United won’t refill the business cabin with passengers from HNL (who typically book all of the legs as a single segment), but rather from intermediate islands (like the one you board at). The new United website also makes it possible to combine saver economy and business awards. So, feasibly you could spend an extra 30,000 miles to get business (or first) class back from GUM to the US, like GUM-NRT-JFK, with the latter segment possibly being on ANA.
Extend Your Trip to Down Under
For 15,000 more miles, you can add on another island or any North Asian destination. For example, you could search SFO-TKK, TKK-ROR, NRT-JFK (70,000 miles). Then, for 15,000 miles, book an ROR-NRT flight — 85,000 miles total.
But this becomes even more powerful if you instead use 30,000 miles to nest a round-trip flight within the original Island Hopper booking. Now you have another stopover and more open jaws to work with. Going with the previous example, you need to fill the ROR-NRT segment. To do that, you can make Tahiti (PPT) your destination and Auckland (AKL) or Sydney (SYD) your stopover. Again, this needs to be booked as three separate segments on a multi-city award ticket (you’ll definitely need to call in order to book this one). It would look something like this:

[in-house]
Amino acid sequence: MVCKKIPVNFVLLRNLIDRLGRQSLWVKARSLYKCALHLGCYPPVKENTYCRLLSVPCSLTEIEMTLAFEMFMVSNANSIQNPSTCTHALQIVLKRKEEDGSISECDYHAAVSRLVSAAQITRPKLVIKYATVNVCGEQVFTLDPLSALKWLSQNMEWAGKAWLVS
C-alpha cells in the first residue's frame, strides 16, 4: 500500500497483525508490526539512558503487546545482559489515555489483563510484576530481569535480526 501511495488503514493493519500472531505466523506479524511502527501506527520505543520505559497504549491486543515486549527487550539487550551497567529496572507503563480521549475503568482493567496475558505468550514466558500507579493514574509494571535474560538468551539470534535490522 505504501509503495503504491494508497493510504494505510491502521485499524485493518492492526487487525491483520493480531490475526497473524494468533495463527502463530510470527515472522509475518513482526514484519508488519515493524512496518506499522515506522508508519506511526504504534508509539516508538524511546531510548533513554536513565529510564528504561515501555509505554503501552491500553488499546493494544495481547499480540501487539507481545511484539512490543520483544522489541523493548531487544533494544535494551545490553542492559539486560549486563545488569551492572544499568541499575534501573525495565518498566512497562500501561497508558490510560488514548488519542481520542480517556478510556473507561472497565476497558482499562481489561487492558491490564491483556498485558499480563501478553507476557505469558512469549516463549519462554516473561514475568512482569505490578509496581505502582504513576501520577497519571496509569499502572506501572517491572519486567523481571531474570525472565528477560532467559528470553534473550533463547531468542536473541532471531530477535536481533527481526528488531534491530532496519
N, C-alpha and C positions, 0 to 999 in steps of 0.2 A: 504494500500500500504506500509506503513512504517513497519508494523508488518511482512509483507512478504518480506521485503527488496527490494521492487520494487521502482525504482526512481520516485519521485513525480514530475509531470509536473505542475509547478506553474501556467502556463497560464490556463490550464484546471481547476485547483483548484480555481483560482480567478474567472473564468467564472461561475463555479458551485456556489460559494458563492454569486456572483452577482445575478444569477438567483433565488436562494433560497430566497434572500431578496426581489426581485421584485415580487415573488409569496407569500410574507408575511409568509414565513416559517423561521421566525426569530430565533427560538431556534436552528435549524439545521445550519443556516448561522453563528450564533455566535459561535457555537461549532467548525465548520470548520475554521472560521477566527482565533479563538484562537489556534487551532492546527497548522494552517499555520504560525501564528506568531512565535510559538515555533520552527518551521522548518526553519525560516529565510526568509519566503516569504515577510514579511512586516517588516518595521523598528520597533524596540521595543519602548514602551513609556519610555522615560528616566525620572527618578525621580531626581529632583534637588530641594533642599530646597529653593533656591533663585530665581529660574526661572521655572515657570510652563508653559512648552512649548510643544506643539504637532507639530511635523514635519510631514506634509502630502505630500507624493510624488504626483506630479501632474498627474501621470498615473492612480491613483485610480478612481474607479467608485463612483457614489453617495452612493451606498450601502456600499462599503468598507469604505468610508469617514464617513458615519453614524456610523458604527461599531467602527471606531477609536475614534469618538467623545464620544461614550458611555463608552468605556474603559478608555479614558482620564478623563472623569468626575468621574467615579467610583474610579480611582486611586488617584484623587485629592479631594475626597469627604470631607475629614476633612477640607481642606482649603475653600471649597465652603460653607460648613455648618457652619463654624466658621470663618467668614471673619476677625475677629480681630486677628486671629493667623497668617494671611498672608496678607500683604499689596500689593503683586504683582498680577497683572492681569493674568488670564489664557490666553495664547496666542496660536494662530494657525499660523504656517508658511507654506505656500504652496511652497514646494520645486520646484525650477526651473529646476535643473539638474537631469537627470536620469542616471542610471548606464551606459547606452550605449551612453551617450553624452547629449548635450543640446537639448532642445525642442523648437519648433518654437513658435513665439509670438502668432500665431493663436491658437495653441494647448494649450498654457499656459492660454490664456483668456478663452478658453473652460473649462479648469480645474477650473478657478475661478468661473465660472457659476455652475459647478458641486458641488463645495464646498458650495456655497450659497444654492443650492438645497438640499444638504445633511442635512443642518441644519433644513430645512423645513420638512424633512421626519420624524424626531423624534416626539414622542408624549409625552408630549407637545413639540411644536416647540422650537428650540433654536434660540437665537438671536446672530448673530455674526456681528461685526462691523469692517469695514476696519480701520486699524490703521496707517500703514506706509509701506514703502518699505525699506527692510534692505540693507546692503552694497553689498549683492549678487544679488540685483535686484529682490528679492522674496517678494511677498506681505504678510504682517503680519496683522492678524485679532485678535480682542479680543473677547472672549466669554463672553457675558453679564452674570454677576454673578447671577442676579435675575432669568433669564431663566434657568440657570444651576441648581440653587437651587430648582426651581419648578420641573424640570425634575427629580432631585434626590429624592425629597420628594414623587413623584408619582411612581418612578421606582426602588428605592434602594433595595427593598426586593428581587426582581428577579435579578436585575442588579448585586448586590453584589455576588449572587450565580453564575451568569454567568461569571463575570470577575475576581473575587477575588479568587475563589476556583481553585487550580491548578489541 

PPT-NRT (open jaw)
On your ROR-AKL segment, you can have a full day in SYD. Then you have any amount of time in AKL, afterward flying Air New Zealand to PPT. On the return, you can have a day in Hong Kong, Shanghai, Seoul, or one of several other Asian cities. Not bad for 70,000 to 100,000 United miles!
Use your stopover at one of the islands on the UA 154 flight. Then you should be able to construct this trip without issue — just be prepared to walk through your complicated routing step by step when you call in to book. Enjoy island hopping!
Have you ever flown on the Island Hopper? Share your experience in the comments!